(matlab code for the moment i’m afraid)
rbjpoly.m (446 Bytes)

  1. simple delay is also, well, simple. if delay time is a multiple of 1 sample, it is just a peek backwards into a ringbuffer. (see peek method in worb.h linked above for example.) for fractional delays, interpolate between neighboring samples with whatever interpolation is appropriate. (usually linear, or hermite spline, occasionally allpass if you want specific phase distortion effects, like in reverbs and phasers.)

  2. risset glissando is the most complex here. it is basically simple (some sine waves and some rate / amplitude functions) but tuning them can take some time. (i’ll see if i can dig up some old notes on those…)


FWIW, I’ve ported a few of the mutable modules to SuperCollider (among those is Plaits).
Sources are here:

UGens comiled for macos (scroll down all the way):

Sound demos:


That sounds good!

I’ve not really attempted making a plugin myself, having been sucked in to other stuff, since starting this discussion, but when I do get around to it, some kind of basic “insert your audio-rate algorithm here” template for custom SuperCollider UGens would be super useful, I think.

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Wow, cool!!

How feasible would it be to build these for Norns’ Arm processor?

hm, I guess it shouldn’t be too hard, but I haven’t tired it - so have no idea really.

If I have some free time later I will share the steps needed to get stuff building on Norns, major life event stuff happening today so more than likely I will get around to it tomorrow. It’s pretty straight forward if you’ve use make before.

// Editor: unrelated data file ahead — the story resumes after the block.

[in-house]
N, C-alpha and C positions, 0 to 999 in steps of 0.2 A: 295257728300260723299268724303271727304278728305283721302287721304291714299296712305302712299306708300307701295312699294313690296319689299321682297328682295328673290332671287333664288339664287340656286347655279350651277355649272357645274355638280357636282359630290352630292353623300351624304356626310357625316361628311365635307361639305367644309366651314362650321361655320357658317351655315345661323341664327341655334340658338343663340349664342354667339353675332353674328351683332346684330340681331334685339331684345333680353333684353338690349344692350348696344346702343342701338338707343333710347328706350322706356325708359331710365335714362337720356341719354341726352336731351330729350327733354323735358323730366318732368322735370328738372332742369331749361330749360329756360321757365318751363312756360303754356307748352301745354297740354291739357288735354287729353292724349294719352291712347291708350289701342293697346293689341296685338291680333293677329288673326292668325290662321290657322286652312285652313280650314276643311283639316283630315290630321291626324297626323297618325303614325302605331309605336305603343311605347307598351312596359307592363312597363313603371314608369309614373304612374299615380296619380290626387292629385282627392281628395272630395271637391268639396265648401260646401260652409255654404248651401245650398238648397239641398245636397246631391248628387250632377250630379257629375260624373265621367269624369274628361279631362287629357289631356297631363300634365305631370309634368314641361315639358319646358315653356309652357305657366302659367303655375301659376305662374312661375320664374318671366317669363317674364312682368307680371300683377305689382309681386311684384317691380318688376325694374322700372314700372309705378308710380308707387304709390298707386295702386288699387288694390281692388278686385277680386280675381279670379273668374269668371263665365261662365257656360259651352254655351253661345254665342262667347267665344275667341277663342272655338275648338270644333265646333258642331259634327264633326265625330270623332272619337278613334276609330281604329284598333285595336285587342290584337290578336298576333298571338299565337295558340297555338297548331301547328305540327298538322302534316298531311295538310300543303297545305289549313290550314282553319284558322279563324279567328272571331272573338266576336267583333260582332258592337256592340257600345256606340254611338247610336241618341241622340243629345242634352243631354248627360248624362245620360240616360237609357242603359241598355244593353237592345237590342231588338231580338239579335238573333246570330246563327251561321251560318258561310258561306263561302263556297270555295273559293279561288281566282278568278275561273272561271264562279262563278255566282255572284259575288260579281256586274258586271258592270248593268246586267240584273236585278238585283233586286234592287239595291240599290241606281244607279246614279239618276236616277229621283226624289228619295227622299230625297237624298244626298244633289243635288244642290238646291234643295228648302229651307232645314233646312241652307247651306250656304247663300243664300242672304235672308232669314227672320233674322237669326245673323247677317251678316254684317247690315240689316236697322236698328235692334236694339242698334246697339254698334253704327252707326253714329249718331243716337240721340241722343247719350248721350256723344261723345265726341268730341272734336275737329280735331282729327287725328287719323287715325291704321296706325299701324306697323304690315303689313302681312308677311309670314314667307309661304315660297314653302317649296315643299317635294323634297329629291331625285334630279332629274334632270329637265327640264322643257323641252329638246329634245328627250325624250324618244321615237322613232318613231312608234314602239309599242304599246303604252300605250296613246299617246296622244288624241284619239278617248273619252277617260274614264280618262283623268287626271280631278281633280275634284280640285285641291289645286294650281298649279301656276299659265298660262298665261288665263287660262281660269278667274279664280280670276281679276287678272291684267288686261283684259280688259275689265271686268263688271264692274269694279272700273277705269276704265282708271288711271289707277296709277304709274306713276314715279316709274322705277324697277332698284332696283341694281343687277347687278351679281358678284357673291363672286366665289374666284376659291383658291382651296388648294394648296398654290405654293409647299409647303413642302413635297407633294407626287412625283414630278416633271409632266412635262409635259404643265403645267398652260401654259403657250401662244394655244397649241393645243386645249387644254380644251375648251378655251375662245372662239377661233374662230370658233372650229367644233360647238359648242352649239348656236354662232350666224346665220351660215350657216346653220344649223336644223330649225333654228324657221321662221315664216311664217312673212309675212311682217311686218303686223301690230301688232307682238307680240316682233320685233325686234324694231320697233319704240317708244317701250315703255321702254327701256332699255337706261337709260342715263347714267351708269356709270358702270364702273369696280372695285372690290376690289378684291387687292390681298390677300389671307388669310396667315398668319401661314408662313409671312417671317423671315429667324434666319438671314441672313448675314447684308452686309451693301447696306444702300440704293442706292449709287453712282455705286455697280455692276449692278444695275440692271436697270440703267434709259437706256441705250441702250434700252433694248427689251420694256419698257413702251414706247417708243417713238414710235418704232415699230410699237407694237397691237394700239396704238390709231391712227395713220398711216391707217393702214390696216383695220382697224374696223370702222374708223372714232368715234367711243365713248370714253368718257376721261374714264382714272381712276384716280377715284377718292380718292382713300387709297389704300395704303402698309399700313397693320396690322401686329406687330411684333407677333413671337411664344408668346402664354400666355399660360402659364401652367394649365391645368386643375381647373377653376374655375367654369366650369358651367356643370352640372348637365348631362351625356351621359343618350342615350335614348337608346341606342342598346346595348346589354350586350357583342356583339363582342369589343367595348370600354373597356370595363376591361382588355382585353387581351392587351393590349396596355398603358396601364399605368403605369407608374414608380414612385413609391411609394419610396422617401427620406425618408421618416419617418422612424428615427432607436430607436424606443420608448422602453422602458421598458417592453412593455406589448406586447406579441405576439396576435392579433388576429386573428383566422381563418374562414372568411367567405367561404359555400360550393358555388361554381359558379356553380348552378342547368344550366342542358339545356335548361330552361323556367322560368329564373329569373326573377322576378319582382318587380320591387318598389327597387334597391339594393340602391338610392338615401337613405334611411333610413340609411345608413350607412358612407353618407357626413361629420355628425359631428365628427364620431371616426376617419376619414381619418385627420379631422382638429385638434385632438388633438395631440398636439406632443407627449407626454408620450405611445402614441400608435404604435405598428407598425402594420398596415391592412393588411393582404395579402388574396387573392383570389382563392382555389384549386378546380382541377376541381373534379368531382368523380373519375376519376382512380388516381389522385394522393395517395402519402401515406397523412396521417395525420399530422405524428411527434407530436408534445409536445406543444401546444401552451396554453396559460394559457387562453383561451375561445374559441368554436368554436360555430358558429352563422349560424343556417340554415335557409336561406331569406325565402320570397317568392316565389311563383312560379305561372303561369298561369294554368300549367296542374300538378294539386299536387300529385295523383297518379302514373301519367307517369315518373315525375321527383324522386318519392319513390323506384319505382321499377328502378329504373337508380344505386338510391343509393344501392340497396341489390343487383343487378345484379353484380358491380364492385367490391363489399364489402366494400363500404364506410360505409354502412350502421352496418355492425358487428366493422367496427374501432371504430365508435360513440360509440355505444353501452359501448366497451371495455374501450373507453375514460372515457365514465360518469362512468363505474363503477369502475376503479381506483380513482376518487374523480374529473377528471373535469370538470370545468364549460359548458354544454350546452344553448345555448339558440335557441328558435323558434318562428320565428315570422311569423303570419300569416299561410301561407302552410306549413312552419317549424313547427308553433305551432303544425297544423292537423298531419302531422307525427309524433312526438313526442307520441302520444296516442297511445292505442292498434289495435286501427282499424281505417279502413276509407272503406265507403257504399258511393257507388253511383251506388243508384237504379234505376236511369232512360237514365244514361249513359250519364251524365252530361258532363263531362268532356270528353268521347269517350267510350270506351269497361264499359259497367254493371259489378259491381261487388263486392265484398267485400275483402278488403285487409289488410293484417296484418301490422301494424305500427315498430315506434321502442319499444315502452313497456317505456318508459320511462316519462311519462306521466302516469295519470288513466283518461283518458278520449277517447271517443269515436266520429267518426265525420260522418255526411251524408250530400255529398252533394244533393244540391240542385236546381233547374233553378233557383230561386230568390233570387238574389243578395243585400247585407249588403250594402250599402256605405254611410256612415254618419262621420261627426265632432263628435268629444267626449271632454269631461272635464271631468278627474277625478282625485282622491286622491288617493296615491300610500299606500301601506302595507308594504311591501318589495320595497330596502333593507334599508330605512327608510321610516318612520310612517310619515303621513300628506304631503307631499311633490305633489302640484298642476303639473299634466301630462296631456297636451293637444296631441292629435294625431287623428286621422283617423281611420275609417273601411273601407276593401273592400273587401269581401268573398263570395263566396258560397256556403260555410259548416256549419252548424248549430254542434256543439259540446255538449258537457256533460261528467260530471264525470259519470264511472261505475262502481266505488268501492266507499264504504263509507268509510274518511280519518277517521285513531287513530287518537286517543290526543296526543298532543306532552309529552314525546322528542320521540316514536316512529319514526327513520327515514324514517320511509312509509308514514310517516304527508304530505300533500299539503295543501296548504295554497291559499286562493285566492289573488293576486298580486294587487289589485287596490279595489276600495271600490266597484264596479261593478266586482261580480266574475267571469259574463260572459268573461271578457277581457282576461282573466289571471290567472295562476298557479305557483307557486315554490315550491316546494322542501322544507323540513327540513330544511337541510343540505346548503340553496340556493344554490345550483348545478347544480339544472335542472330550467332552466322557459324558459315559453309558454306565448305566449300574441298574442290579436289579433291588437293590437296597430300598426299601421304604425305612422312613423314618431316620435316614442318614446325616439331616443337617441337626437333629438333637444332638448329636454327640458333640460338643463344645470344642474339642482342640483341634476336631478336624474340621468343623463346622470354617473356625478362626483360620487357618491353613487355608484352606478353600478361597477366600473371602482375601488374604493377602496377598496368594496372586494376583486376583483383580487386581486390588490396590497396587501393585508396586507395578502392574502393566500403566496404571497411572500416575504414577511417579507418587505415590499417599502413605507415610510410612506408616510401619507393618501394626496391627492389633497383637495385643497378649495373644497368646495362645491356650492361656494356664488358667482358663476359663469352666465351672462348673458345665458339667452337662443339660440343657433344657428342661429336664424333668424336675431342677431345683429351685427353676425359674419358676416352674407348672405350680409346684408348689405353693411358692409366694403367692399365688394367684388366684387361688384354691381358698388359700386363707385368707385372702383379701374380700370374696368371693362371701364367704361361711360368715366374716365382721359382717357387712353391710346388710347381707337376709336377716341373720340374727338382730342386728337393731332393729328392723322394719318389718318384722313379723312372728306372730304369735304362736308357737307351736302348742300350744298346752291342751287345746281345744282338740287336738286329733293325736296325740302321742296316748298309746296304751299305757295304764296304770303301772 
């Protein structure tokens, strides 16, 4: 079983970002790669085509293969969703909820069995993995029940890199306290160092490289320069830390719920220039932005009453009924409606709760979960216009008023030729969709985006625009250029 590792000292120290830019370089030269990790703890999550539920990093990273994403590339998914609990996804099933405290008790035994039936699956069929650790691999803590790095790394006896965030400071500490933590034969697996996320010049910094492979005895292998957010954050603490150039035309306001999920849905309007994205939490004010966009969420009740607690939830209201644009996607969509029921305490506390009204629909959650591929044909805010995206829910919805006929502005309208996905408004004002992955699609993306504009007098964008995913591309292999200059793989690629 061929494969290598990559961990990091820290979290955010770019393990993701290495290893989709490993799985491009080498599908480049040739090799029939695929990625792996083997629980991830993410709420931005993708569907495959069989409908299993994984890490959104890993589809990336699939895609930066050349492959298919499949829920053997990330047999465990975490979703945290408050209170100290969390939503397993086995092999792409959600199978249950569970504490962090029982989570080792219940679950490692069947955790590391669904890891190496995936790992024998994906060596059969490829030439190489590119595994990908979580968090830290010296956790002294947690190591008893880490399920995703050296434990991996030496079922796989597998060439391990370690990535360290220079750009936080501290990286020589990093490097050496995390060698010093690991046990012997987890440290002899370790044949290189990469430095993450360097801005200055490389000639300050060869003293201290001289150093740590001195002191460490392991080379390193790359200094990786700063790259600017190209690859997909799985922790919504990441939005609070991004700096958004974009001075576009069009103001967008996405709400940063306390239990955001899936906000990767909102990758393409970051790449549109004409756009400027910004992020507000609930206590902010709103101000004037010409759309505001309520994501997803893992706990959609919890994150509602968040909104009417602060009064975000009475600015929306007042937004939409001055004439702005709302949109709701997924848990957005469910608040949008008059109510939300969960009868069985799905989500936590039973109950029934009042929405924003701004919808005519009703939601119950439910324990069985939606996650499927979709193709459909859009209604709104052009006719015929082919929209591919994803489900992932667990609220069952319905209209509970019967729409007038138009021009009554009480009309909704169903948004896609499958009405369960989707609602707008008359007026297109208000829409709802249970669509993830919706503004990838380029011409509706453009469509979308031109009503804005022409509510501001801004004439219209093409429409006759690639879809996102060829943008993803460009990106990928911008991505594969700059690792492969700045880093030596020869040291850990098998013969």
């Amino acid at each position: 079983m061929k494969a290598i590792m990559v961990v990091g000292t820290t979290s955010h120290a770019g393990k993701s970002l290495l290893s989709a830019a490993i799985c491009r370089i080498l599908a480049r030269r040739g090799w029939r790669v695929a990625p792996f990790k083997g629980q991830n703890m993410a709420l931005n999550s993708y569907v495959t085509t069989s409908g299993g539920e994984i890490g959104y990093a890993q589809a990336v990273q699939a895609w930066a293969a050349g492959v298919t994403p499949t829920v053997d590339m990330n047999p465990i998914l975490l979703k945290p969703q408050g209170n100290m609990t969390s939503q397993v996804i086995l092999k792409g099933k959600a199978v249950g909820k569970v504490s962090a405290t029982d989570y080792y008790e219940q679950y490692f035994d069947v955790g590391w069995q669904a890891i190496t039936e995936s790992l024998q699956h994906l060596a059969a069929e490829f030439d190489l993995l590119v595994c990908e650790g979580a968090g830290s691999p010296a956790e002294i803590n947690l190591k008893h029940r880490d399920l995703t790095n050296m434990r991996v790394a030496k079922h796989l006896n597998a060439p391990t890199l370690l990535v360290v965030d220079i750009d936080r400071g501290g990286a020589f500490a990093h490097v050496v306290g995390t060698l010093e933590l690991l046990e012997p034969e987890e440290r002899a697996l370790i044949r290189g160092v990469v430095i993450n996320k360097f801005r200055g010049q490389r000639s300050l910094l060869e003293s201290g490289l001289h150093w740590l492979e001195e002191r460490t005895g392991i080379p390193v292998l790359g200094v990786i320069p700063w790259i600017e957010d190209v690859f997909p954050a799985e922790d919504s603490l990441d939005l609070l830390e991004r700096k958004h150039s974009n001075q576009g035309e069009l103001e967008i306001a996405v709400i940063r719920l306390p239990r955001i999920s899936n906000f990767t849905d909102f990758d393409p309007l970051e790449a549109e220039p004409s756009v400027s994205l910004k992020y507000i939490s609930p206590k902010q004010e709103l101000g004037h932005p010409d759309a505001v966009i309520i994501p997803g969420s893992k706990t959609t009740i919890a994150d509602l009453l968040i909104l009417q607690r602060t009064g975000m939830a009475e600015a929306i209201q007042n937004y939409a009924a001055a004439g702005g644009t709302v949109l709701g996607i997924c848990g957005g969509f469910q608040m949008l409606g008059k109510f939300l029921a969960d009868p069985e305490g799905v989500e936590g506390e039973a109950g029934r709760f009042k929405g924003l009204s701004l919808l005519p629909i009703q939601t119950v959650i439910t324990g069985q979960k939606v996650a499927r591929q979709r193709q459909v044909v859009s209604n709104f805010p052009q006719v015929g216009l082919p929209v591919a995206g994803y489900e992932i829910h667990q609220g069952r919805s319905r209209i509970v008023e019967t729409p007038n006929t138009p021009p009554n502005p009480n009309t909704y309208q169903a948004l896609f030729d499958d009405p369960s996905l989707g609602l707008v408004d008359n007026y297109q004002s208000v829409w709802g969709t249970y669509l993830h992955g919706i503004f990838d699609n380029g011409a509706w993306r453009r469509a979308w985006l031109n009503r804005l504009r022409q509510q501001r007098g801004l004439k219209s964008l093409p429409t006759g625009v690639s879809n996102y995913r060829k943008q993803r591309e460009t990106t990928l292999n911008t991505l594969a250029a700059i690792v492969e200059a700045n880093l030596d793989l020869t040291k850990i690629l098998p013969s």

I compiled some other ugens a long while back. I might give these a go later today if I have time.


oh man, a clouds ugen would be awesome!

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so I just complied MiClouds but not entirely sure what to do next to test it

I forget where I need to install these (and do I include the cpp files, or just the .so and .sc files?)

@Justmat do you wanna try?

EDIT (a few hours later): I have a very basic MiRings engine working.


Volker – these are awesome TY!

Clouds engine WIP

Thanks geplanteobsoleszenz!!

Edit: FWIW - I couldn’t get Plaits to compile on my pi, so would love to chat with someone to help figure that out.

(and I totally stole this cloud from @Justmat’s Showers :laughing: Thx Matt! )


@shreeswifty thanks, Patrick

@okyeron great you got it working!
Can’t really help with the pi, but what’s the compile error you’re getting?

here’s where it barfed on make

[ 96%] Building CXX object CMakeFiles/MiPlaits.dir/MiPlaits.cpp.o
[100%] Linking CXX shared module
c++: error: Accelerate: No such file or directory
c++: error: unrecognized command line option ‘-framework’
make[2]: *** [CMakeFiles/MiPlaits.dir/build.make:549:] Error 1
make[1]: *** [CMakeFiles/Makefile2:73: CMakeFiles/MiPlaits.dir/all] Error 2
make: *** [Makefile:84: all] Error 2

gcc (Raspbian 8.3.0-6+rpi1) 8.3.0
pulled supercollider source today but not sure what version that source is. (3.11.0?)

EDIT: Accelerate is MacOS only I’m reading??

EDIT 2: can I just delete target_link_libraries(${PROJECT_NAME} PUBLIC "-framework Accelerate") from CMakeLists.txt?

EDIT 3: removing that seems to have done the trick and it finished compiling without errors

EDIT 4: MiVerb hits this error:

[ 50%] Building CXX object CMakeFiles/MiVerb.dir/MiVerb.cpp.o
/home/we/mi-UGens/MiVerb/MiVerb.cpp:31:10: fatal error: SC_PlugIn.h: No such file or directory
 #include "SC_PlugIn.h"
compilation terminated.

which is odd since the others have that and compiled ok?

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ah, yes, I used apple’s vDSP_sve for trigger detection to speed up the vector summing. You can comment it out in the cmakeLists file. In the source you should probably delete the accelerate include at the beginning and replace the vDSP_sve call with a simple for loop which sums all values from the trigger input.

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EDIT 4: MiVerb hits this error:

sorry, that’s a leftover - comment out the “set(SC_PATH /Users/vb…” in cmakeLists.txt and provide your own path to sc sources.